Two thirds of business executives in the Middle East believe corruption is widespread with back handers and bribes often used to win contracts and deals, according to a survey.
Middle East bosses say corruption is widespread
Two thirds of business executives in the Middle East believe corruption is widespread with back handers and bribes often used to win contracts and deals, according to a survey commissioned by Ernst & Young, the international auditors.
The research also found that one fifth of respondents felt it was not possible to conduct business in the region without engaging in bribery or other forms of corruption.
"Too often, organisations in the region confront fraud only after the event and lack adequately robust controls to prevent is occurring," said Michael Adlem, partner for fraud investigation and dispute services at E&Y in the report. "As a result, losses are often significant and reputation damage immense.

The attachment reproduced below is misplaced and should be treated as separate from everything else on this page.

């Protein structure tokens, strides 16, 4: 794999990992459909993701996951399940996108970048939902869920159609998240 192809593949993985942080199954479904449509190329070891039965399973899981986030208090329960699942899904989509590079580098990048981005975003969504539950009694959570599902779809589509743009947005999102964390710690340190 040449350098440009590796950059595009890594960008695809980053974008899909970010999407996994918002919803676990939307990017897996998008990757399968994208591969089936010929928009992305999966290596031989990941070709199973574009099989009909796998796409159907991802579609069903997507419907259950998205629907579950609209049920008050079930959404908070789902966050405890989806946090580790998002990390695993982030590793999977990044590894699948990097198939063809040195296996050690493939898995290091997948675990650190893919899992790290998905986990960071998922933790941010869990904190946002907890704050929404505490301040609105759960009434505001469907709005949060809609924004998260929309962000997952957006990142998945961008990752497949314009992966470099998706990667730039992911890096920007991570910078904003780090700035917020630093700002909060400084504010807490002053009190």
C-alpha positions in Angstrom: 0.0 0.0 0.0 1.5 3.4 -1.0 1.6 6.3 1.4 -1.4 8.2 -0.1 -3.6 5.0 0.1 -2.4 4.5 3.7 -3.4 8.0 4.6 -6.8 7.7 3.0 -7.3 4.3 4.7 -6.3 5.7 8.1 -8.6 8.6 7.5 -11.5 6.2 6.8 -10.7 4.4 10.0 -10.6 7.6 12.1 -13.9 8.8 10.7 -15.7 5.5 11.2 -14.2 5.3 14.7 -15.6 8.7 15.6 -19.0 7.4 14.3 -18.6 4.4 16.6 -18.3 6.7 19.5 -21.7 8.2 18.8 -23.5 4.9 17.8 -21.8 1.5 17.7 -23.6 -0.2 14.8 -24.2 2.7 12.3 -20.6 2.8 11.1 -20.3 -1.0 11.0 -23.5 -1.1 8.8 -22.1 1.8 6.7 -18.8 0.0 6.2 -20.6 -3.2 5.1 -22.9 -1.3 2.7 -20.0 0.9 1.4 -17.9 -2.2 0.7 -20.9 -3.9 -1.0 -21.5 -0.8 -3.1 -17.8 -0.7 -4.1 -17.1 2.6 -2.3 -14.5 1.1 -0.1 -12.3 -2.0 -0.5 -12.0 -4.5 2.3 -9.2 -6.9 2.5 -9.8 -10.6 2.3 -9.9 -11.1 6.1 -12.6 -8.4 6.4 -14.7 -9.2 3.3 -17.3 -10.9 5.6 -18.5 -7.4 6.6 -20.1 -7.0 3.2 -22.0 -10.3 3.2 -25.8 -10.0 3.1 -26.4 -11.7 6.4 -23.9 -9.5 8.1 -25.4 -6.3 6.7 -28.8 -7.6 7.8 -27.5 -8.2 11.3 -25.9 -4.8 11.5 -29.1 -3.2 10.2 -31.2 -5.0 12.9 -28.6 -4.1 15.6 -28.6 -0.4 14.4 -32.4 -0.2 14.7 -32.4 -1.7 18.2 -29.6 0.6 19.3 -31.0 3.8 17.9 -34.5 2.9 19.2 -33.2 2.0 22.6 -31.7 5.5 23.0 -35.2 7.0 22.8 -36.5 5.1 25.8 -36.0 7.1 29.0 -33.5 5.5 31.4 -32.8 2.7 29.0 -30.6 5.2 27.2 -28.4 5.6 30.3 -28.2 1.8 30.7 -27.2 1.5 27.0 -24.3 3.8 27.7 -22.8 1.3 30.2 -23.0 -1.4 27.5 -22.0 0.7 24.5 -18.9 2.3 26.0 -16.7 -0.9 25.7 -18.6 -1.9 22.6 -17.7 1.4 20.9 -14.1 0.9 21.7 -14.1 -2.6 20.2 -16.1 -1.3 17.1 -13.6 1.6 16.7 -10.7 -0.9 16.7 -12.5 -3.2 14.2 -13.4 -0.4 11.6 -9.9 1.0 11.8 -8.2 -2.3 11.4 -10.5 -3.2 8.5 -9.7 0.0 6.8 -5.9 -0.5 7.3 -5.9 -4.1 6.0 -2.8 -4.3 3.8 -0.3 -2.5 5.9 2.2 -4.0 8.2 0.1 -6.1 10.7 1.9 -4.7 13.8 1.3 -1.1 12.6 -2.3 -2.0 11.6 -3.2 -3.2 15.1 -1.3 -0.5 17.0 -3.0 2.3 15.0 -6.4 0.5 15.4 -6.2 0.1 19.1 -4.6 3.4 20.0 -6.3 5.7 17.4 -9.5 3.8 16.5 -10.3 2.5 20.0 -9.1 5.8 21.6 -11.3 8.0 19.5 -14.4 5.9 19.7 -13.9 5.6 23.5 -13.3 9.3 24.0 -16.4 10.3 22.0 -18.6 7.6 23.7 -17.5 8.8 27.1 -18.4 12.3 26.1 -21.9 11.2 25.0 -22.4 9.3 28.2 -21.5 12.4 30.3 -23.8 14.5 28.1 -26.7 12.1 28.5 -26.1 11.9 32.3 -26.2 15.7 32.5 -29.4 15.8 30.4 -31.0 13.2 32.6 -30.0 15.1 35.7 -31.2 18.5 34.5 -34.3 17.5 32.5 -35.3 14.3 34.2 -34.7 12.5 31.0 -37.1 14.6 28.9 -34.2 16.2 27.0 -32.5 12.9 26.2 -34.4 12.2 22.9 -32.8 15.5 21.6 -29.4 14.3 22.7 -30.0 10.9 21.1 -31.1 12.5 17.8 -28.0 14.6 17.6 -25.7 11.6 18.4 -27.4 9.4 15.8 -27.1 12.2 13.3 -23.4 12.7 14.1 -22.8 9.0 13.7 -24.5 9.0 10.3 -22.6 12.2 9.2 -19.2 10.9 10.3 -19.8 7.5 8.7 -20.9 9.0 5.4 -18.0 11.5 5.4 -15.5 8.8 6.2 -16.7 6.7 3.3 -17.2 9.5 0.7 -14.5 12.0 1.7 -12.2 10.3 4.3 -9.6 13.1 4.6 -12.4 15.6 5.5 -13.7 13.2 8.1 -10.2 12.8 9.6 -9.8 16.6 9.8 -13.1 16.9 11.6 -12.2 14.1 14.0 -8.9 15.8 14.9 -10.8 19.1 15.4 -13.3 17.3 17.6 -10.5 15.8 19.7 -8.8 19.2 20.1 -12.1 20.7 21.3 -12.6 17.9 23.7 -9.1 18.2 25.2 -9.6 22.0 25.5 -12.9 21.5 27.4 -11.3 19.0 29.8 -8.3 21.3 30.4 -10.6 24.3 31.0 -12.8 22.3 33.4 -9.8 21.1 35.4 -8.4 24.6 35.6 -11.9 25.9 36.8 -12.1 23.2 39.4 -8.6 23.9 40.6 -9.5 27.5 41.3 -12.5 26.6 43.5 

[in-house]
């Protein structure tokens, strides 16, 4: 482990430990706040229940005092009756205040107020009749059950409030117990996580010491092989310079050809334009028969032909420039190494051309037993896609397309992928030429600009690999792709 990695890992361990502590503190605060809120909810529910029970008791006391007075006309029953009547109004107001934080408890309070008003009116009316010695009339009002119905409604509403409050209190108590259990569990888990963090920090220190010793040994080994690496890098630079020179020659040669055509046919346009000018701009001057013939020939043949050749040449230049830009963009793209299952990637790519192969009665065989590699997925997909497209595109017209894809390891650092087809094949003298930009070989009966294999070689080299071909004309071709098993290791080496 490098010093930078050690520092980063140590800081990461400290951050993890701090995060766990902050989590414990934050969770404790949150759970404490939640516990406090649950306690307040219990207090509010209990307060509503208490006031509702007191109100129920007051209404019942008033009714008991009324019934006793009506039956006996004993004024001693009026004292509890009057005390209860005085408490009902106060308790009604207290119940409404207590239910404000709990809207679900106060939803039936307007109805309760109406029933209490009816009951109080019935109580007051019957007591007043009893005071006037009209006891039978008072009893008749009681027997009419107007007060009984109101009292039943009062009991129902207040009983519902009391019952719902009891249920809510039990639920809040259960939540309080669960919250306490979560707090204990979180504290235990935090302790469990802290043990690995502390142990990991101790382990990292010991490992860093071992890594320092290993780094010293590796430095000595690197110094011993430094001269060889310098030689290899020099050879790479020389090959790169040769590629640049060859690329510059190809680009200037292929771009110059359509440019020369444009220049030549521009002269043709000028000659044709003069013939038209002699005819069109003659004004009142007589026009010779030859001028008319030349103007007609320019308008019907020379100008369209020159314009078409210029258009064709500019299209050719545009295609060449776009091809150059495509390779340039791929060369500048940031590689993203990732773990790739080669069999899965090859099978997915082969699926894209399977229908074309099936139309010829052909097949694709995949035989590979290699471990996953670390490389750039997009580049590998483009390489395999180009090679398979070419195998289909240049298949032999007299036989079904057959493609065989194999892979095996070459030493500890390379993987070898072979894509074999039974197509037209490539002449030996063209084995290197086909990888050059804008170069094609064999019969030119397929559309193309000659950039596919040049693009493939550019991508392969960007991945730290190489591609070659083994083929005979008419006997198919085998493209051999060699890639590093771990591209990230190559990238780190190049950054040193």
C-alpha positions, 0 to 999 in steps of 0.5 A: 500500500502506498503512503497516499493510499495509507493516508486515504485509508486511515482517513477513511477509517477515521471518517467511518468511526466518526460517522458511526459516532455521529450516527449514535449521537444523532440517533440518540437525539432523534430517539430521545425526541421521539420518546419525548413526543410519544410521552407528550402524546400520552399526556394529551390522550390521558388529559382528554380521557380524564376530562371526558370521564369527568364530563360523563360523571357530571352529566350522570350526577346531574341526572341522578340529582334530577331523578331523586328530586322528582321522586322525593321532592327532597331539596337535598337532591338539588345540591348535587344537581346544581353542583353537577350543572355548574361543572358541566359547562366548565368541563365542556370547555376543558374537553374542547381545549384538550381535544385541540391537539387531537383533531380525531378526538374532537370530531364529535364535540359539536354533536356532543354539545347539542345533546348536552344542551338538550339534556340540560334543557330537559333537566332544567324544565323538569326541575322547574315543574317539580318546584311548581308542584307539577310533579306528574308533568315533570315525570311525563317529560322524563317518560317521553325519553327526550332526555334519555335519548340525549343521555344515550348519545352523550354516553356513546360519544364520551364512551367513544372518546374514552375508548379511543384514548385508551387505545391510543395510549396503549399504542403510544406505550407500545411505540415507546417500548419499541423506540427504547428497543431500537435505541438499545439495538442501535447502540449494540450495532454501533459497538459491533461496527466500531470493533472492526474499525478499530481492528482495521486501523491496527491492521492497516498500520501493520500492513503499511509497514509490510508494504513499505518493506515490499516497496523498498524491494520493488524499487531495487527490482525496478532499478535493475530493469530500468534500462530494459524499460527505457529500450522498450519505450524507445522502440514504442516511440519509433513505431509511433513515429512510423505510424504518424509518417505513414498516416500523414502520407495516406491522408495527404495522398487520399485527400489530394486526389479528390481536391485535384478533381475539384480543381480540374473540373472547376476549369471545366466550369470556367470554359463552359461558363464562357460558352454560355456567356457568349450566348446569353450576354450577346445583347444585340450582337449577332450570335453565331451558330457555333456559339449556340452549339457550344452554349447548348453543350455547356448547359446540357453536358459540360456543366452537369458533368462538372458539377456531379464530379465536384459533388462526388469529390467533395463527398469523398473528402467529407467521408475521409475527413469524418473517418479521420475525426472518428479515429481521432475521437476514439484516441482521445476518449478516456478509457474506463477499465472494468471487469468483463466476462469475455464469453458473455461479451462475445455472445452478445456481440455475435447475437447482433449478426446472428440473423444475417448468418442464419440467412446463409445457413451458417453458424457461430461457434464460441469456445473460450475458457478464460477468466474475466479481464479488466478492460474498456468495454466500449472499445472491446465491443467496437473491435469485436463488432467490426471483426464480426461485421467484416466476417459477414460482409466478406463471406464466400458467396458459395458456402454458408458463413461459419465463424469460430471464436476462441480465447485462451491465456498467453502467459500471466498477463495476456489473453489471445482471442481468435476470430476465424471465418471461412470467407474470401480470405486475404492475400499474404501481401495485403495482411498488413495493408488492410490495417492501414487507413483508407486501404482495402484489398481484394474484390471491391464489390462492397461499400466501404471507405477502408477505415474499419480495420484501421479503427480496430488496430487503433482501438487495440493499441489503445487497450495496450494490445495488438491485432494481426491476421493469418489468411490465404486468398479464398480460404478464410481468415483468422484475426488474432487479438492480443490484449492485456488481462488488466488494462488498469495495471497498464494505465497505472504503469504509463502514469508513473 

"Middle East organisations can no longer wait for corruption to occur before taking action," he added.
The survey was conducted in conjunction with Perpetuity Group, a crime and security researcher in the UK. It quizzed 66 finance directors and senior fraud and risk managers in 64 major organisations in Jordan, Kuwait, Egypt, Qatar, Saudi Arabia, Bahrain and the UAE.
"I have been offered money or items from suppliers," said one respondent. "Team members have been approached as well. Occasionally, problems are created that become miraculously solved. This is common with government and private organistations."
In a separate global survey on bribery and corruption, E&Y found 39 per cent of respondents around the world thought corruption was widespread in their market. The figure was 22 per cent in Western Europe and and 14 per cent in North America. That survey involved almost 1,700 respondents.